Dear Royal Mom-To-Be,⠀⠀⠀⠀⠀⠀⠀⠀⠀ ⠀⠀⠀⠀⠀⠀⠀⠀⠀ You will soon give birth to one of the most anticipated babies in the world and like your princess predecessors, you'll be expected to parade outside of the hospital in front of throngs of photographers to show off your new bundle of joy shortly after giving birth. You'll smile, you'll wave, you'll be radiant, but between your legs will be a whole different story.⠀⠀⠀⠀⠀⠀⠀⠀⠀ ⠀⠀⠀⠀⠀⠀⠀⠀⠀ Sure your blowout will be perfect for your hospital step photo-op, but people will be opining on all the wrong things instead of having an honest conversation about what women go through during birth and immediately thereafter. In my line of work we tackle the side of childbirth that won't get as much airtime. Women are breaking down barriers left and right, so why is it still considered taboo to talk about the raw aftermath of what your body just went through?⠀⠀⠀⠀⠀⠀⠀⠀⠀ ⠀⠀⠀⠀⠀⠀⠀⠀⠀ Spoiler alert: bringing a new life into the world usually starts with your vagina, and the aftermath is a mess. The bleeding and swelling will linger, peeing will burn, and sitting like your old self will feel like a herculean feat. And if it's a C-section, there's a whole host of other issues to tend to. ⠀⠀⠀⠀⠀⠀⠀⠀⠀ ⠀⠀⠀⠀⠀⠀⠀⠀⠀ So when the "big reveal" day arrives but you're feeling like all the King's horses and all the King's men couldn't put your vagina back together again – use this stage to do your part for all women who are about to embark on their first "fourth trimester." Skip the pomp and circumstance of the baby parade. Let the headlines instead read: "Prince Brings Royal Baby Out Because Mom Is in Bed Sitting on a Pack of Ice." And if you really can't skip it, then at the very least flash us a glimpse of the mesh underwear underneath to keep it real. With your help we'll have made some real progress. We'll be rooting for you on your path to recovery and hope you take all the time you need – because raising a human requires feeling like a human. Trust us, your vagina (and baby) will thank you.⠀⠀⠀⠀⠀⠀⠀⠀⠀ ⠀⠀⠀⠀⠀⠀⠀⠀⠀ Chelsea Hirschhorn @cmrh, mom of 3 + CEO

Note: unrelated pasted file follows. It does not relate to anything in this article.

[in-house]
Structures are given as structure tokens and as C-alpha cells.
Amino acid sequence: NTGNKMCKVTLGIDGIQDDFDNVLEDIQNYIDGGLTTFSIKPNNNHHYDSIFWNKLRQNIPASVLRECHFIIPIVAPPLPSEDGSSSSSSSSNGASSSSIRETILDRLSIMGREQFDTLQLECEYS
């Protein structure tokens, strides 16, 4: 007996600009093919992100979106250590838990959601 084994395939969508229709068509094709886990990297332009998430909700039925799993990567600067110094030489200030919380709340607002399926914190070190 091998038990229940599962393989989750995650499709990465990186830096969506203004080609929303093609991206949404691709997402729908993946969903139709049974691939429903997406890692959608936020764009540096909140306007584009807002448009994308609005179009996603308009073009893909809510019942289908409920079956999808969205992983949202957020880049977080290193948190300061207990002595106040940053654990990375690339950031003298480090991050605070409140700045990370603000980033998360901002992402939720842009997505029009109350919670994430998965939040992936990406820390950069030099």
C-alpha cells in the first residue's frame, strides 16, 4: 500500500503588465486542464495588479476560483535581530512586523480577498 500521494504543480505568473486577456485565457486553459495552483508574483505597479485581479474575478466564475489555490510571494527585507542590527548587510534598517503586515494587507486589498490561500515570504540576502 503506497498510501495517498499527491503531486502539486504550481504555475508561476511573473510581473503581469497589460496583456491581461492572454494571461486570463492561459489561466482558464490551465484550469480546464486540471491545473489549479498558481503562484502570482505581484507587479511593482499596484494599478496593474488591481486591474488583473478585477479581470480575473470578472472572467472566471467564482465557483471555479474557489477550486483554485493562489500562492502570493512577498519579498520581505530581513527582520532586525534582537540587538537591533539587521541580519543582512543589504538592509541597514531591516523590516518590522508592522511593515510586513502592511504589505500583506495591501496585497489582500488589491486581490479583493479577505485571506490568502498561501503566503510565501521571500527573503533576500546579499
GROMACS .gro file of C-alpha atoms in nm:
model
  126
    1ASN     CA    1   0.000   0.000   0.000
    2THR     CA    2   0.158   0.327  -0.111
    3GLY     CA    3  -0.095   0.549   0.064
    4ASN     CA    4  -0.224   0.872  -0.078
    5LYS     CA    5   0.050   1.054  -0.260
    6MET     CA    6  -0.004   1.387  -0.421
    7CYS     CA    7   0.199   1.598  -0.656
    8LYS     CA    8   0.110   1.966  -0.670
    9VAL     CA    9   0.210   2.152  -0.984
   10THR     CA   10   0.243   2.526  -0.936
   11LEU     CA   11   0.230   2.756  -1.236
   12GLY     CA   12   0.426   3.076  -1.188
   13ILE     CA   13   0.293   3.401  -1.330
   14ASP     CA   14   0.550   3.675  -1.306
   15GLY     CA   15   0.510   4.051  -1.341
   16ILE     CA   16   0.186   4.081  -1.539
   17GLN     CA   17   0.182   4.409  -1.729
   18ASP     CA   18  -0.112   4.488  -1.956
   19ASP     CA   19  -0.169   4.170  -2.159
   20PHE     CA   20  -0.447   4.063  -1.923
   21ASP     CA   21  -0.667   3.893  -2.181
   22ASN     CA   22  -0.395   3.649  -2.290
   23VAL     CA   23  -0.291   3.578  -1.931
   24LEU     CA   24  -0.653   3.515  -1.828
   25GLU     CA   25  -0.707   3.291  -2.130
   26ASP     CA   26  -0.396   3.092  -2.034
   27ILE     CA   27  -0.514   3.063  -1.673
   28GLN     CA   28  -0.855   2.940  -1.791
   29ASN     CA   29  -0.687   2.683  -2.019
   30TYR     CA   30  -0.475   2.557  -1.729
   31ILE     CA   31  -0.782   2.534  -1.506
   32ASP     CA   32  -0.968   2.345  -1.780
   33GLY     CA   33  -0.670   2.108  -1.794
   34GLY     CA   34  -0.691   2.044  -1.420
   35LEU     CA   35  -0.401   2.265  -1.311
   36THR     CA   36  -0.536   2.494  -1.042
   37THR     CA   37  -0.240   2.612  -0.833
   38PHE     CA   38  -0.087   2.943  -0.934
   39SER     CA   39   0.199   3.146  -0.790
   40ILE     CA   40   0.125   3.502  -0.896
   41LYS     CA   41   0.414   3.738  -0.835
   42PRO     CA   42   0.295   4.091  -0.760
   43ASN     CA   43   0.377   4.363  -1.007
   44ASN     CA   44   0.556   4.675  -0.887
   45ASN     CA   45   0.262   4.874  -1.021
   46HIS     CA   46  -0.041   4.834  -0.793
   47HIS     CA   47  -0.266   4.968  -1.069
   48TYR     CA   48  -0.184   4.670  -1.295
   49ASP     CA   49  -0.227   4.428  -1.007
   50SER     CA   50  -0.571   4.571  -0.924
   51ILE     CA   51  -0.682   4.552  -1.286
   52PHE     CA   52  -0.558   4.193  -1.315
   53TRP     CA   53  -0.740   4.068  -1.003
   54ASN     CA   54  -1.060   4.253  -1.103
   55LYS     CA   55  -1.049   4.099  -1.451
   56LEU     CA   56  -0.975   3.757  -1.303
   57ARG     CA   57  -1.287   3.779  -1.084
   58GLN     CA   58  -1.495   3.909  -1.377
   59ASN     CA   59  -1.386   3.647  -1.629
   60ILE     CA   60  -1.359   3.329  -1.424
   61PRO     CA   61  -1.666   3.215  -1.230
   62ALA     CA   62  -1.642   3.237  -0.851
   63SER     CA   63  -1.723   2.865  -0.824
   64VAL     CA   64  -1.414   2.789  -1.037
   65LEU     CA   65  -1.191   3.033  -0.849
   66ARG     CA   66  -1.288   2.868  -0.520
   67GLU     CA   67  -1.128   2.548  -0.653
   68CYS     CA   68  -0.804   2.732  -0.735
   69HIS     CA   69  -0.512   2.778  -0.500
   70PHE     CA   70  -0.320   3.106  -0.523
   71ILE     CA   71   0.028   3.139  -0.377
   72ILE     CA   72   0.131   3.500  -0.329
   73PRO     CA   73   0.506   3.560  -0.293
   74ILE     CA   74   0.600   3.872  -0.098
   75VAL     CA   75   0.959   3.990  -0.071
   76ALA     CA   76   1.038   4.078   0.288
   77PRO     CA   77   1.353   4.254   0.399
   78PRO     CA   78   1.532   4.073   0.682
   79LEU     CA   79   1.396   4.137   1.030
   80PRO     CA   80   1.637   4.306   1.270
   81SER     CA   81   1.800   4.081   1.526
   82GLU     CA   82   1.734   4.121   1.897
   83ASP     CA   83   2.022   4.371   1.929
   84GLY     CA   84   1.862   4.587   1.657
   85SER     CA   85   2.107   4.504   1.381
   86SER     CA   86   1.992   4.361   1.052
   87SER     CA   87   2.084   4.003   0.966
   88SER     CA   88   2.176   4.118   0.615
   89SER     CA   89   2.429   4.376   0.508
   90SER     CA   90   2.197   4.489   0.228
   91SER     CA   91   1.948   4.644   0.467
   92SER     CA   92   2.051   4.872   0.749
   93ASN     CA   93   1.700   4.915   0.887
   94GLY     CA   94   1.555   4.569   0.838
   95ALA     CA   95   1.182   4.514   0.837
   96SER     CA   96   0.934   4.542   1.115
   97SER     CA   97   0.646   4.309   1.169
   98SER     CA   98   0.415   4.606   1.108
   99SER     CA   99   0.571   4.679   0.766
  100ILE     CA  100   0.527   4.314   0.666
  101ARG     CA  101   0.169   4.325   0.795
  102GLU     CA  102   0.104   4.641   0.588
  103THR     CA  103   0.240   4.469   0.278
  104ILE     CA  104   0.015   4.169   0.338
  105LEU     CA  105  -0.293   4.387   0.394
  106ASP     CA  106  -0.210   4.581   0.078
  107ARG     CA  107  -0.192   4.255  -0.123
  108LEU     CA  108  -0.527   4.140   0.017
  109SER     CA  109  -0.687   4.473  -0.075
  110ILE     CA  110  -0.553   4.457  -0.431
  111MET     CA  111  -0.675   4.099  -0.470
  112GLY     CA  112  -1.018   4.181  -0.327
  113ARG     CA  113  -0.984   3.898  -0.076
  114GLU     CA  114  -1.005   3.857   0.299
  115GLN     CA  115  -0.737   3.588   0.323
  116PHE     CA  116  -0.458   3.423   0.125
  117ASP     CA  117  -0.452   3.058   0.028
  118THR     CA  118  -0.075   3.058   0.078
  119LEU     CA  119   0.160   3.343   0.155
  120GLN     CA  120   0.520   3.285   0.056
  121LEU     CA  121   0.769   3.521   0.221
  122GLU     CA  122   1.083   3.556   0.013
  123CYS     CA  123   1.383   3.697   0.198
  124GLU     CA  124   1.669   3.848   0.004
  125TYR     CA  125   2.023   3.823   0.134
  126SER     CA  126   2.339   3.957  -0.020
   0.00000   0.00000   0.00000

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As someone who spent a fair bit of time sitting on ice after giving birth, I fist-pumped when I saw this open letter.